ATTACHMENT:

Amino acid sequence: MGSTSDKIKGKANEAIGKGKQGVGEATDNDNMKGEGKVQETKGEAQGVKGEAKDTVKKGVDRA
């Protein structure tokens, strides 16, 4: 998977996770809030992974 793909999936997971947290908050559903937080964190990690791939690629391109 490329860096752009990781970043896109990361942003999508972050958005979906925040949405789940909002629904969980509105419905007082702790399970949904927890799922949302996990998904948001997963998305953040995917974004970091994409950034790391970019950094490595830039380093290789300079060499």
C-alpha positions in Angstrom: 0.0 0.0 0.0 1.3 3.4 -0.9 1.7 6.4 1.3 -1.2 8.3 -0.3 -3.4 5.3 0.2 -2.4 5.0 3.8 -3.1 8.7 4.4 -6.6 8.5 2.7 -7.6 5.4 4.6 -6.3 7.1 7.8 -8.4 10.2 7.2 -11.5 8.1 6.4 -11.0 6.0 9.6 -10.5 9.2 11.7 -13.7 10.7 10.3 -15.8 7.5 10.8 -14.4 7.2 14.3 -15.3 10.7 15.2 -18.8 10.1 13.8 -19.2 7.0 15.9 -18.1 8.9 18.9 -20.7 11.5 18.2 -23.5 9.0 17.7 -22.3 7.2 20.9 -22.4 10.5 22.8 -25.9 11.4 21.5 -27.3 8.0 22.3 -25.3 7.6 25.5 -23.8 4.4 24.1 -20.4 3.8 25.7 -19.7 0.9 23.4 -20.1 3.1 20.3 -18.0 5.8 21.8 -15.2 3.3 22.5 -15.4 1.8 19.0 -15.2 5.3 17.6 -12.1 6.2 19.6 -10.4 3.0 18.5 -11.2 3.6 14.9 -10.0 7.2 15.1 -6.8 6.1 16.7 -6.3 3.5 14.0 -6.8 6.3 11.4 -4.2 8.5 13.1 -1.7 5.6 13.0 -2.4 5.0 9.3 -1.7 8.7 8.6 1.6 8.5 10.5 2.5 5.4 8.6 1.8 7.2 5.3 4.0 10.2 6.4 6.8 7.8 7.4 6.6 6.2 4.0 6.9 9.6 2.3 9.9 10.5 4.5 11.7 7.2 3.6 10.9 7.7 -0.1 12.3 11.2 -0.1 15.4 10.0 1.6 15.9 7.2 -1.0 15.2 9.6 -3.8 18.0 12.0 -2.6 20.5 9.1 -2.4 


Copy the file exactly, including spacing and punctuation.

Amino acid sequence: MGSTSDKIKGKANEAIGKGKQGVGEATDNDNMKGEGKVQETKGEAQGVKGEAKDTVKKGVDRA
């Protein structure tokens, strides 16, 4: 998977996770809030992974 793909999936997971947290908050559903937080964190990690791939690629391109 490329860096752009990781970043896109990361942003999508972050958005979906925040949405789940909002629904969980509105419905007082702790399970949904927890799922949302996990998904948001997963998305953040995917974004970091994409950034790391970019950094490595830039380093290789300079060499």
C-alpha positions in Angstrom: 0.0 0.0 0.0 1.3 3.4 -0.9 1.7 6.4 1.3 -1.2 8.3 -0.3 -3.4 5.3 0.2 -2.4 5.0 3.8 -3.1 8.7 4.4 -6.6 8.5 2.7 -7.6 5.4 4.6 -6.3 7.1 7.8 -8.4 10.2 7.2 -11.5 8.1 6.4 -11.0 6.0 9.6 -10.5 9.2 11.7 -13.7 10.7 10.3 -15.8 7.5 10.8 -14.4 7.2 14.3 -15.3 10.7 15.2 -18.8 10.1 13.8 -19.2 7.0 15.9 -18.1 8.9 18.9 -20.7 11.5 18.2 -23.5 9.0 17.7 -22.3 7.2 20.9 -22.4 10.5 22.8 -25.9 11.4 21.5 -27.3 8.0 22.3 -25.3 7.6 25.5 -23.8 4.4 24.1 -20.4 3.8 25.7 -19.7 0.9 23.4 -20.1 3.1 20.3 -18.0 5.8 21.8 -15.2 3.3 22.5 -15.4 1.8 19.0 -15.2 5.3 17.6 -12.1 6.2 19.6 -10.4 3.0 18.5 -11.2 3.6 14.9 -10.0 7.2 15.1 -6.8 6.1 16.7 -6.3 3.5 14.0 -6.8 6.3 11.4 -4.2 8.5 13.1 -1.7 5.6 13.0 -2.4 5.0 9.3 -1.7 8.7 8.6 1.6 8.5 10.5 2.5 5.4 8.6 1.8 7.2 5.3 4.0 10.2 6.4 6.8 7.8 7.4 6.6 6.2 4.0 6.9 9.6 2.3 9.9 10.5 4.5 11.7 7.2 3.6 10.9 7.7 -0.1 12.3 11.2 -0.1 15.4 10.0 1.6 15.9 7.2 -1.0 15.2 9.6 -3.8 18.0 12.0 -2.6 20.5 9.1 -2.4 